Clarkson Stanfield was a prominent English painter who was known for his large-scale paintings of dramatic marine subjects and landscapes. The art critic John Ruskin called him the “leader of our English Realists”.
Stanfield was born in Sunderland, the son of James Field Stanfield (1749–1824), an Irish-born author, actor and former seaman. In 1808 he was pressed into the Royal Navy, serving in the guardship HMS Namur at Sheerness. Discharged on health grounds, he left with many sketches. During his service he acquired considerable skill as a draughtsman. In 1816 Stanfield was engaged as a decorator and scene painter at the Royalty Theatre and in 1823 he became a resident scene-painter at the Theatre Royal, Drury Lane, producing spectacular scenery until 1834, when he abandoned scenery paintings for all his patrons except for his two personal friends, William Charles Macready and Charles Dickens.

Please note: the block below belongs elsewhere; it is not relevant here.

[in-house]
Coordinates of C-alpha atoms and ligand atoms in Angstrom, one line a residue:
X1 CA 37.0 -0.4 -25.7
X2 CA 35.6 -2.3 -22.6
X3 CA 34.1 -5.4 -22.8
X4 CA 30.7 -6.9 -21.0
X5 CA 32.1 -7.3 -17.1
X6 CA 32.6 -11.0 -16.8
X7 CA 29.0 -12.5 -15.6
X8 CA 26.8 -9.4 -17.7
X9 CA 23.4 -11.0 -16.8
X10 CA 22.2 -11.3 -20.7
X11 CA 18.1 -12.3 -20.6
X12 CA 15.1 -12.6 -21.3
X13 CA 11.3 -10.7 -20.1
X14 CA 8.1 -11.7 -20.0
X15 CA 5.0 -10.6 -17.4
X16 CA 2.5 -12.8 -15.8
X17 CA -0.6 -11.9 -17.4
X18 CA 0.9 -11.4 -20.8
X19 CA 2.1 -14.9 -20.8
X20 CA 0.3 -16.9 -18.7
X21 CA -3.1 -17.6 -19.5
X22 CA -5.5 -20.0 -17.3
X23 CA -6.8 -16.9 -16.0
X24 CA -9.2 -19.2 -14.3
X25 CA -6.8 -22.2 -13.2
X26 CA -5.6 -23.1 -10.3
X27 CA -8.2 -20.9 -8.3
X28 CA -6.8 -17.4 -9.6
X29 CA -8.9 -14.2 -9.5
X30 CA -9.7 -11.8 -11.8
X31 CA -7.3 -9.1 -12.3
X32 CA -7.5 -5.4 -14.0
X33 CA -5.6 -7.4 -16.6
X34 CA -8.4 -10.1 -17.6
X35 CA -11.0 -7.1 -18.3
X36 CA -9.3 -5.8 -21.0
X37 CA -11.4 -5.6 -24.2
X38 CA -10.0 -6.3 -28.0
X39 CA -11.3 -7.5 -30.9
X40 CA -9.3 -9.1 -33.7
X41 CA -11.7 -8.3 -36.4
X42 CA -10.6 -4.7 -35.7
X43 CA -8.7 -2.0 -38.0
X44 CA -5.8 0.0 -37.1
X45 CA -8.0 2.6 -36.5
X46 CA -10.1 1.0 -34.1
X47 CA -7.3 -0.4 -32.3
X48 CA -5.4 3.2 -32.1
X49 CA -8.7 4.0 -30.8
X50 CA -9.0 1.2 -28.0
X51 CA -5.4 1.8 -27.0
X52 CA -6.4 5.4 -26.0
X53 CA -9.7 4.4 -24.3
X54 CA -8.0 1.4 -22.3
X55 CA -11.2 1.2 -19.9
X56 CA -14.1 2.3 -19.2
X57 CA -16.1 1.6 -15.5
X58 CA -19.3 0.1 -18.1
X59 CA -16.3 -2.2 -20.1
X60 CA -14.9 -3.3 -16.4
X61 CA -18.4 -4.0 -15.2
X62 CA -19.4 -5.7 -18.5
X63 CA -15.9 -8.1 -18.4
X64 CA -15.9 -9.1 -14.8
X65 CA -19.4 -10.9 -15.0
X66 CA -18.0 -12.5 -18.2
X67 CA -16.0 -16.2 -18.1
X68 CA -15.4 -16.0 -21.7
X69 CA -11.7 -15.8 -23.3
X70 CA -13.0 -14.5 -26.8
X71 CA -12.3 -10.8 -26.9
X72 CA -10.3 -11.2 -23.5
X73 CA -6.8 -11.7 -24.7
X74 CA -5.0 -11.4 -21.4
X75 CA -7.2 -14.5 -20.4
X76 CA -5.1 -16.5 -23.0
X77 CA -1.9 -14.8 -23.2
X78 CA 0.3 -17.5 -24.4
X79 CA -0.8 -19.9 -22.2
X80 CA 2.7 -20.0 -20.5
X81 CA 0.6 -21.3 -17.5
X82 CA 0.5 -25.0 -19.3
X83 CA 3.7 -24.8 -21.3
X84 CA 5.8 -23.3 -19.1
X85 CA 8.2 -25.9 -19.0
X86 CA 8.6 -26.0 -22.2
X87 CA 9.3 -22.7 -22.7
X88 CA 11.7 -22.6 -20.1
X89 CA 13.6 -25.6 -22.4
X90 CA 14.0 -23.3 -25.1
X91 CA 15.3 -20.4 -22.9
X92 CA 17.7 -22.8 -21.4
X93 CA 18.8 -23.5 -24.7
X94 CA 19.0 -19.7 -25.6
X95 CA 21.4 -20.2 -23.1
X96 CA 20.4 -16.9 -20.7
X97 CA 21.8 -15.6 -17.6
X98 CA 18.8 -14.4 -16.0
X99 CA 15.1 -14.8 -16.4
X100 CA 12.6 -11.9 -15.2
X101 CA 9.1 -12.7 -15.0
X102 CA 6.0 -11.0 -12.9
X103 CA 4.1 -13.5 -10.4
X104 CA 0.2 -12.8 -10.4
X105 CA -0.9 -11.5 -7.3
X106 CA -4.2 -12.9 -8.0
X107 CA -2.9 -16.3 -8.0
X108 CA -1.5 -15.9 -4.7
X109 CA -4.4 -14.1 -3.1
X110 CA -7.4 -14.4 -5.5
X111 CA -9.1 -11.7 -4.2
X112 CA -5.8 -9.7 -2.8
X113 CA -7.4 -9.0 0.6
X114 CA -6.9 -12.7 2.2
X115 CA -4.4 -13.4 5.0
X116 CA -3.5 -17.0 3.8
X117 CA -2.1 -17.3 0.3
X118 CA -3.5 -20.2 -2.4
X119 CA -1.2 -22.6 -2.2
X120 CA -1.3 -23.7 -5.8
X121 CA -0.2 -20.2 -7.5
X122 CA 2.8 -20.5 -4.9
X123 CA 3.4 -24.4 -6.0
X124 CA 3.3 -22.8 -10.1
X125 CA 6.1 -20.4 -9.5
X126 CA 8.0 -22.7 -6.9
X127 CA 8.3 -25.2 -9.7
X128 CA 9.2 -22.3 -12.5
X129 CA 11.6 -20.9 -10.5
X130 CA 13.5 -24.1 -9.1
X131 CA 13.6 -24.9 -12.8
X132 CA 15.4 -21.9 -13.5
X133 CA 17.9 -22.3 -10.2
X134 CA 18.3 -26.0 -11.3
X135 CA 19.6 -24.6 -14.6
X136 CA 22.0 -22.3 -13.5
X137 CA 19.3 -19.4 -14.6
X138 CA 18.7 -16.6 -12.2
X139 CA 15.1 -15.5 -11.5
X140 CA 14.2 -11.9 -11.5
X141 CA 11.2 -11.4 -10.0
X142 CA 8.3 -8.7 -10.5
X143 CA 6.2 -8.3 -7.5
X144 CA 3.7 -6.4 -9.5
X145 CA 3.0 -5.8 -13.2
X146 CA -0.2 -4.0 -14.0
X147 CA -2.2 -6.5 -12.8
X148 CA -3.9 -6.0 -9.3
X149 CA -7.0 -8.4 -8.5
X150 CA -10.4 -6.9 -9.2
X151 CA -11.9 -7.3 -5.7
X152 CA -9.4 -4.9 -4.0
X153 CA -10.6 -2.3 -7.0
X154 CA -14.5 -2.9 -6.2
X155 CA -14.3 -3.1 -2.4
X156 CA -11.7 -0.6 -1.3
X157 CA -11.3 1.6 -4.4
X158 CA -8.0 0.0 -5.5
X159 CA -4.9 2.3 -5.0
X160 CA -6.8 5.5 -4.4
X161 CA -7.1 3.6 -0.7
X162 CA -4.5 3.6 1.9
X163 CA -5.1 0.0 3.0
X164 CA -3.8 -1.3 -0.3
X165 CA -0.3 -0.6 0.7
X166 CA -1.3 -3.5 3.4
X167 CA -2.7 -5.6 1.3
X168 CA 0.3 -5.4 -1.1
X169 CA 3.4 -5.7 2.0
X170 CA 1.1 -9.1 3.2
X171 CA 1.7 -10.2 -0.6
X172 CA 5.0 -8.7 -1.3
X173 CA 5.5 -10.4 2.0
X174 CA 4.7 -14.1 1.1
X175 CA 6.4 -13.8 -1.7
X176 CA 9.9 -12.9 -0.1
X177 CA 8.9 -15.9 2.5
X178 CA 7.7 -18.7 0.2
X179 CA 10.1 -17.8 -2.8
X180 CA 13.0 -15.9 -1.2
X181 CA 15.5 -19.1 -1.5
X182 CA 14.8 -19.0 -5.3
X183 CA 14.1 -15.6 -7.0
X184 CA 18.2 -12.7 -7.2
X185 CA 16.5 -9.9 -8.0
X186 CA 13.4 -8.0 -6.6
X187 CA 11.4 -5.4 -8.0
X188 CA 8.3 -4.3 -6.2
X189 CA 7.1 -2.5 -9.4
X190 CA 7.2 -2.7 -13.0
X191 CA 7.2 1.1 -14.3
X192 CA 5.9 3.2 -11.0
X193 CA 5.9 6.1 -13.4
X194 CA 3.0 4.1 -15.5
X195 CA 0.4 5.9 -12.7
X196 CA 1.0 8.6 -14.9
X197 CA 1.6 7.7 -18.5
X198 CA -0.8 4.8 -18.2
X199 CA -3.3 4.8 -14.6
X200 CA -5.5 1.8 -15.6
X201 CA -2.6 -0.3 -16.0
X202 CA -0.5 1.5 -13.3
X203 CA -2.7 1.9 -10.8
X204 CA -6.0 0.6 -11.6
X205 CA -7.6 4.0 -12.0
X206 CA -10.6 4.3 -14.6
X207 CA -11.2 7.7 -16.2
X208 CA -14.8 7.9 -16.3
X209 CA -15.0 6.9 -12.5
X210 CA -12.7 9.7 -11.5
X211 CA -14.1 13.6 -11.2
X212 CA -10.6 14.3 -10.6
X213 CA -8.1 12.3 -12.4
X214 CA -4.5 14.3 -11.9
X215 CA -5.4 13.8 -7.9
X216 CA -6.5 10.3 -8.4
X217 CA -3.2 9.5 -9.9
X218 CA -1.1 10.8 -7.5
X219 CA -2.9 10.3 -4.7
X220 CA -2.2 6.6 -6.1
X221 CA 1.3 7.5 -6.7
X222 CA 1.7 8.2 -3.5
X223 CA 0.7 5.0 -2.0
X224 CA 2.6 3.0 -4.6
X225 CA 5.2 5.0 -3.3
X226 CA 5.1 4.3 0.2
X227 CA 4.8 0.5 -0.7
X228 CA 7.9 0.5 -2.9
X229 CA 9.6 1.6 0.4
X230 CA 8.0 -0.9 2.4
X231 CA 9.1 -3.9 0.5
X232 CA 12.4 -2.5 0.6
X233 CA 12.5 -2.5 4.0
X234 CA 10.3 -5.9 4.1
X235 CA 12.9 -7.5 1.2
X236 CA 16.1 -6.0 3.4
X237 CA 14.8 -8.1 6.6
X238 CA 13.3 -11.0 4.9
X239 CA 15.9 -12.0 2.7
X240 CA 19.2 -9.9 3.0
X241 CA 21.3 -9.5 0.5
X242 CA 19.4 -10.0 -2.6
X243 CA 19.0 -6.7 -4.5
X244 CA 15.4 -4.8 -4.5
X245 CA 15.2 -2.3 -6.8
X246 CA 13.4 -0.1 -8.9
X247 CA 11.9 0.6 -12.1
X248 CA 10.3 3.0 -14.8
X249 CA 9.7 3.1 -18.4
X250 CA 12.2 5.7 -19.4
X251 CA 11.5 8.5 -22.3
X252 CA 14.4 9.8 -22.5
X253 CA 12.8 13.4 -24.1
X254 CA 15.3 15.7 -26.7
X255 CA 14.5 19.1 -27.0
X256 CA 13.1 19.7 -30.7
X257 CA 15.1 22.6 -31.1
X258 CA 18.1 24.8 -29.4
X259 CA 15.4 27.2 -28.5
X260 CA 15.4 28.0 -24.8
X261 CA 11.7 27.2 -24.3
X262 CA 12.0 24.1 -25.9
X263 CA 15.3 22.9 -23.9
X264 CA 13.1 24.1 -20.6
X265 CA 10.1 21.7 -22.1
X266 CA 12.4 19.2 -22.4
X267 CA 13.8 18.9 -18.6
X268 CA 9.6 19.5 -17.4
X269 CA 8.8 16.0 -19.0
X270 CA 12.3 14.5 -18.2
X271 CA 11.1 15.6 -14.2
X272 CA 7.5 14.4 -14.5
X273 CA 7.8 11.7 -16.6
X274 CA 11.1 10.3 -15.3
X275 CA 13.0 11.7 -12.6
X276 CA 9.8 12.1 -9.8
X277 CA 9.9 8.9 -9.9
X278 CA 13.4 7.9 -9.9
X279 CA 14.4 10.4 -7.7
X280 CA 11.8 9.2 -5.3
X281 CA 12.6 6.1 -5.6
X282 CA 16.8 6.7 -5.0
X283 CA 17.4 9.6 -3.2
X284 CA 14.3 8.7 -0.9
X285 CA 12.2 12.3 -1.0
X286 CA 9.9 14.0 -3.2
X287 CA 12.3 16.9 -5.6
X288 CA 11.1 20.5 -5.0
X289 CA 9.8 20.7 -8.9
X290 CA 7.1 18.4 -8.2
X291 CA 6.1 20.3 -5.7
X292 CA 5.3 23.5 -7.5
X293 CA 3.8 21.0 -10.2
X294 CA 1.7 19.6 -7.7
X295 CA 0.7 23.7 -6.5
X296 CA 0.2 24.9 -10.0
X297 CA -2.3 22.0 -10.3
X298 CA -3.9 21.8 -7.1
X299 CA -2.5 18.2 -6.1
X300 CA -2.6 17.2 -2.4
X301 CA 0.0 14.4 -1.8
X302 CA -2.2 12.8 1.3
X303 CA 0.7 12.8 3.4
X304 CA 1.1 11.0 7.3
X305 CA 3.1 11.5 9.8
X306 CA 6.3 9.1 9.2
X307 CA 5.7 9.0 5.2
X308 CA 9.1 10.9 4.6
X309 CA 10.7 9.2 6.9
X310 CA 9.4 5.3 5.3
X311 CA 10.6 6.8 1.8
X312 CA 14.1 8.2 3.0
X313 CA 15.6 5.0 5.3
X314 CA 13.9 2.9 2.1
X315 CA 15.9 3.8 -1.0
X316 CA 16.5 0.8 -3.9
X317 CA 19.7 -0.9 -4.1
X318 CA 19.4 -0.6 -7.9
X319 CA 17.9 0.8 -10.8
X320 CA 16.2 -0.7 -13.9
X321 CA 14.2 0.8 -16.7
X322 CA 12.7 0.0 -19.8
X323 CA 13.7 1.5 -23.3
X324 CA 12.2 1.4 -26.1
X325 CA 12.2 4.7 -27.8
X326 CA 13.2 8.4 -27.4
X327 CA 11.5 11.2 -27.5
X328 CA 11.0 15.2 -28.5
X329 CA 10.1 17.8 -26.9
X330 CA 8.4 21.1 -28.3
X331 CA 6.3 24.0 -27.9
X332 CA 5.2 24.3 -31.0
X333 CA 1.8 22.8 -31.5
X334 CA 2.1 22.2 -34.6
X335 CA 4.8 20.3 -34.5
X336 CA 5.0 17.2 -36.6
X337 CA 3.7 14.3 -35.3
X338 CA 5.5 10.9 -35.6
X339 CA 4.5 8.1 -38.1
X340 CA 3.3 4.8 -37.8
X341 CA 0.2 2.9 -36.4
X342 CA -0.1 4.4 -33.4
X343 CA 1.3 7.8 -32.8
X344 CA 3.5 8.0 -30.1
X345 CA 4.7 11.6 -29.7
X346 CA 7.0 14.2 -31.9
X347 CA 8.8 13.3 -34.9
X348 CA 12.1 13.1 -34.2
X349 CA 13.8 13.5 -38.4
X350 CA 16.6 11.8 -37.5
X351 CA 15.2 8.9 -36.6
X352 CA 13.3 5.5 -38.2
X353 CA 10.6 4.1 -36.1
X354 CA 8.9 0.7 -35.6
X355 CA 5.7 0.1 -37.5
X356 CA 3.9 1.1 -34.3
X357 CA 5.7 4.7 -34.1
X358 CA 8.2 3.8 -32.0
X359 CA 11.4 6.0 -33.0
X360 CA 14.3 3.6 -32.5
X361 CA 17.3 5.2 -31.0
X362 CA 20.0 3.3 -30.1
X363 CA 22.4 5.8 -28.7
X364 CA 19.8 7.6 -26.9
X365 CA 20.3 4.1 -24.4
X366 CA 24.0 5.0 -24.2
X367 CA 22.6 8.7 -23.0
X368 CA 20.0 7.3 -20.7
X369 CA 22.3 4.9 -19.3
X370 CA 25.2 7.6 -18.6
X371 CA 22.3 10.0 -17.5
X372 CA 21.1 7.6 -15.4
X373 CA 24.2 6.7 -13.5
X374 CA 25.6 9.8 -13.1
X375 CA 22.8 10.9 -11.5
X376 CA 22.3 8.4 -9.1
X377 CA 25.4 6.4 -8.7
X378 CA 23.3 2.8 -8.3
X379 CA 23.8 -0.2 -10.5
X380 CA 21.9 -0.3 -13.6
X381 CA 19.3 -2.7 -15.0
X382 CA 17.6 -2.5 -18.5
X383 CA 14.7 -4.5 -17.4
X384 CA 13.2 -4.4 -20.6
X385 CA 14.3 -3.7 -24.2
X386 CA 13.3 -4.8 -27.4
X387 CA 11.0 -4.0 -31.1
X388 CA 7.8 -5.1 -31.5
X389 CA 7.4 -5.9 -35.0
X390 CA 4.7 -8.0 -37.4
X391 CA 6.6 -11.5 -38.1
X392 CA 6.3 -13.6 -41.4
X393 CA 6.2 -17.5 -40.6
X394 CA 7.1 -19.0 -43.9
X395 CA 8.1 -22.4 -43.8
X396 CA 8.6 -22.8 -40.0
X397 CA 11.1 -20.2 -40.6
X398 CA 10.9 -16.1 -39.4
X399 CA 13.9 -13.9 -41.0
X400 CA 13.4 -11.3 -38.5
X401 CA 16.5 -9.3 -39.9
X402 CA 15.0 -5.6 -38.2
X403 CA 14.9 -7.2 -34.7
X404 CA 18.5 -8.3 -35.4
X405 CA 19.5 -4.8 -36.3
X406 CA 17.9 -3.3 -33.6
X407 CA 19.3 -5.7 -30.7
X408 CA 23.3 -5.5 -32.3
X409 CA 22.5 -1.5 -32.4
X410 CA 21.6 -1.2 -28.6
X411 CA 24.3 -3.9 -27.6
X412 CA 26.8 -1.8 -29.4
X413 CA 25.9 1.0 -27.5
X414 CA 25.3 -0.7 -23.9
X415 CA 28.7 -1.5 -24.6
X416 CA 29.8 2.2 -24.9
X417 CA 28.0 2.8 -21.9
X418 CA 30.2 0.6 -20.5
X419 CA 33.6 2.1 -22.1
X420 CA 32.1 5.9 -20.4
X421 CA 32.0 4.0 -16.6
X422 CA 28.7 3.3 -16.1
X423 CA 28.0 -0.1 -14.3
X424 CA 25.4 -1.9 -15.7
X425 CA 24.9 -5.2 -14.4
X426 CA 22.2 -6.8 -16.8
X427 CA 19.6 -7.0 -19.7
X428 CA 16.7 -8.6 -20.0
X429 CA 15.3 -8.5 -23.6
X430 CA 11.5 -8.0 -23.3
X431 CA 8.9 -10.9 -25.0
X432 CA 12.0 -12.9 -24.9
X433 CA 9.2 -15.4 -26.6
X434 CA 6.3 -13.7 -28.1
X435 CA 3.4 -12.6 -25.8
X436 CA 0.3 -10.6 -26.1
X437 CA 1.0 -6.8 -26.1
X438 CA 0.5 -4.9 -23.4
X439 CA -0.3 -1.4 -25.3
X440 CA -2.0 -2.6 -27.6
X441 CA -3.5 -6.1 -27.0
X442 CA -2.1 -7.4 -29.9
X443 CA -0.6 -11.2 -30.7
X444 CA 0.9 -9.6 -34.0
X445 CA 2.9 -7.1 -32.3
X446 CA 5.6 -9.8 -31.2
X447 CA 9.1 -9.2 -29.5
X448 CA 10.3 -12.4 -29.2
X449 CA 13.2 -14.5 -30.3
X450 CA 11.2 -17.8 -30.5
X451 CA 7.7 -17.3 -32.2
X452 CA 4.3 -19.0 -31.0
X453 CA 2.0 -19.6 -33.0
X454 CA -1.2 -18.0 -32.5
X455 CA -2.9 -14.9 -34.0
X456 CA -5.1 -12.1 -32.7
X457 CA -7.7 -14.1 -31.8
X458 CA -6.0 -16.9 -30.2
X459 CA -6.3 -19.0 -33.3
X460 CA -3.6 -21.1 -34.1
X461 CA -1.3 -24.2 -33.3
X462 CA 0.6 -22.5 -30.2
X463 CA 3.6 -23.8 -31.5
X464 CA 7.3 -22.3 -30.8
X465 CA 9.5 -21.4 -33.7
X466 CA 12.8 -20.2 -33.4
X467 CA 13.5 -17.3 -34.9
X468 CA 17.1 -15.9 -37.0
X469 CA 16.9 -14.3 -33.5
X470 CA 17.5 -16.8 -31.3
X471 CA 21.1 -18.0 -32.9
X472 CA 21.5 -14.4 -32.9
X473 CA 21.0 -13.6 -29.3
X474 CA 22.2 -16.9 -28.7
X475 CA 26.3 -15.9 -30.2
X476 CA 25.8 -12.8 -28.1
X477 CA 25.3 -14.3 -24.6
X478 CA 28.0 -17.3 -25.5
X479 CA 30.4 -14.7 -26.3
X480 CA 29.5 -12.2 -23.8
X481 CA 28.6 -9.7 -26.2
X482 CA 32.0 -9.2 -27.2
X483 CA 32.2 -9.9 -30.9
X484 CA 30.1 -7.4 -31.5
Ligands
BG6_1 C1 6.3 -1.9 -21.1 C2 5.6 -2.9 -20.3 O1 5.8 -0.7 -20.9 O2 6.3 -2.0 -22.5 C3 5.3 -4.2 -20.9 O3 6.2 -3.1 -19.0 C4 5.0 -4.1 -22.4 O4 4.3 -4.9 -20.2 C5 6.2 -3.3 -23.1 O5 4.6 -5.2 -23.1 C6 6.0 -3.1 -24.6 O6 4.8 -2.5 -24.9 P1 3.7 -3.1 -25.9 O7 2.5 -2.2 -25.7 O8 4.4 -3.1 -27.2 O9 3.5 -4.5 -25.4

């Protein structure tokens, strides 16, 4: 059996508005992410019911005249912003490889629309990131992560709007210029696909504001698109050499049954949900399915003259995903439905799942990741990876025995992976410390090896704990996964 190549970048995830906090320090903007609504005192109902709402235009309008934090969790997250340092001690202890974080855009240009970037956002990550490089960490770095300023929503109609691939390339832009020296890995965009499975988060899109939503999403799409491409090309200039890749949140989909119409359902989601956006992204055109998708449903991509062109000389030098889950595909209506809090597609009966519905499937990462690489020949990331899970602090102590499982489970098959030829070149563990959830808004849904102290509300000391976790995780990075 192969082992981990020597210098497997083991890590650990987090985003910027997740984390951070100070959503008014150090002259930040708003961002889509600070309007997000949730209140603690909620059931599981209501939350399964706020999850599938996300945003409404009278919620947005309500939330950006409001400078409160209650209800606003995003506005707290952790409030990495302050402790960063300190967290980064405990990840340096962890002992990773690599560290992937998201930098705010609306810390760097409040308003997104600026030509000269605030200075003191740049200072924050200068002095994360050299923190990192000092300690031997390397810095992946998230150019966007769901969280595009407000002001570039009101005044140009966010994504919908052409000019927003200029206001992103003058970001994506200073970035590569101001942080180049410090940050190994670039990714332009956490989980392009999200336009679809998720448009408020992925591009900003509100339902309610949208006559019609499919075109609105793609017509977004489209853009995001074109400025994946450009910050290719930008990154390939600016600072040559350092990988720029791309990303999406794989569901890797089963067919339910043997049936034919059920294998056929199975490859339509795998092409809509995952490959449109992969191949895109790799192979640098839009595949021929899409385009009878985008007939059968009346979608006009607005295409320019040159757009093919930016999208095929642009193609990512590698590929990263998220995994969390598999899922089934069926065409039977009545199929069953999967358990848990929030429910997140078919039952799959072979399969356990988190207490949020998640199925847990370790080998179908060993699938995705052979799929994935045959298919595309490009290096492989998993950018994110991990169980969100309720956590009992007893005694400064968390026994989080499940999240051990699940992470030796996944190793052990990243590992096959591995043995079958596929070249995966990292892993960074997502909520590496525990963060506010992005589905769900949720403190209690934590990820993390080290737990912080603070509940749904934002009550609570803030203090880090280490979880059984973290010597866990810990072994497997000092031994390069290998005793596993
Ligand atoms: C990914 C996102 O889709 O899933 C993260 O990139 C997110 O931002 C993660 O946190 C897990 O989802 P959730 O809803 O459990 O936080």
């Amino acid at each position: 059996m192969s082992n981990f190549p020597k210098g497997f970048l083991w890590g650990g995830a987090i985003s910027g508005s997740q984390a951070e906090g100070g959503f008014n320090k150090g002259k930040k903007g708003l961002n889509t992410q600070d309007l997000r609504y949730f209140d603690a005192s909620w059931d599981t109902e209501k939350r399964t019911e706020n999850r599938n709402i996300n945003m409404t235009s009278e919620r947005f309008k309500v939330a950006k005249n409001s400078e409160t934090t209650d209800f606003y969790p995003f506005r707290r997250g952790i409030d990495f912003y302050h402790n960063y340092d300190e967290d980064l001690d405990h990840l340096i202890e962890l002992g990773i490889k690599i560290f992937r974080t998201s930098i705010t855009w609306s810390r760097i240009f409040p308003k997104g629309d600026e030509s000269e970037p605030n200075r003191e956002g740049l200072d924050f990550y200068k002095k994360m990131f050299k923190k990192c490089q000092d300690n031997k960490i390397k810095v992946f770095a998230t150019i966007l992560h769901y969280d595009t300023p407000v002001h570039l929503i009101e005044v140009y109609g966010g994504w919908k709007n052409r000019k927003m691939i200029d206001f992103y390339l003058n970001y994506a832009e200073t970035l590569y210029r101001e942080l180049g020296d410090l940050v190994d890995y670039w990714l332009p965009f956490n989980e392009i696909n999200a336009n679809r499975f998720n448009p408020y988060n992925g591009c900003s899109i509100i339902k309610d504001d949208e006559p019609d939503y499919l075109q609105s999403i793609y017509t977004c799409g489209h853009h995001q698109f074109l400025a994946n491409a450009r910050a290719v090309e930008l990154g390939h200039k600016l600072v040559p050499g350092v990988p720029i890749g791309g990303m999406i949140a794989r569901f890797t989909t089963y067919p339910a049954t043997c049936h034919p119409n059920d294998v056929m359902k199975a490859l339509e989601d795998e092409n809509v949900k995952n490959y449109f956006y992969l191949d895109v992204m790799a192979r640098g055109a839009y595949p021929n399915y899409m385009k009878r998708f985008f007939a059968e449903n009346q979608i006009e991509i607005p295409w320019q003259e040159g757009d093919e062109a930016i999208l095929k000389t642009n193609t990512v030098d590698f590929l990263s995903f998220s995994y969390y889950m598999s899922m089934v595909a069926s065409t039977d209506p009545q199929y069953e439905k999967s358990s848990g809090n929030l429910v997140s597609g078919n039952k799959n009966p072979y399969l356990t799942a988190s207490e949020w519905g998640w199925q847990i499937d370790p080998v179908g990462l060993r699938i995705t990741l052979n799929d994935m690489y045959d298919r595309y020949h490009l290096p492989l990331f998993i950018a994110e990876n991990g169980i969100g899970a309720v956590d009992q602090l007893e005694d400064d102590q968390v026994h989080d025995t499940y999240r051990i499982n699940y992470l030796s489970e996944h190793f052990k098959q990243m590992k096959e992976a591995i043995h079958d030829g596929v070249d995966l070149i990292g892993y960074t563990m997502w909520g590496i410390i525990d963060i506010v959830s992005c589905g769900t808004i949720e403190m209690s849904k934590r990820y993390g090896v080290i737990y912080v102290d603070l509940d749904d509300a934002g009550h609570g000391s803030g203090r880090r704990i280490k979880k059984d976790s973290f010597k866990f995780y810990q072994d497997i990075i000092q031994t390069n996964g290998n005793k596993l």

Stanfield went on to develop his skills as an easel painter, especially of marine subjects; he first exhibited at the Royal Academy in 1820 and continued until to his death. He was a founder member of the Society of British Artists (from 1824) and its president in1829.
He became a Royal Academician in February 1835. His elevation was in part a result of the interest of William IV who commissioned two works from him – the ‘Opening of New London Bridge’ (1832) and The Entrance to Portsmouth Harbour. Both paintings remain in the Royal Collection.
This plaque was unveiled in June 1981 by Peter van de Merwe, Curator at the National Maritime Museum, and Mrs Peggy Jay.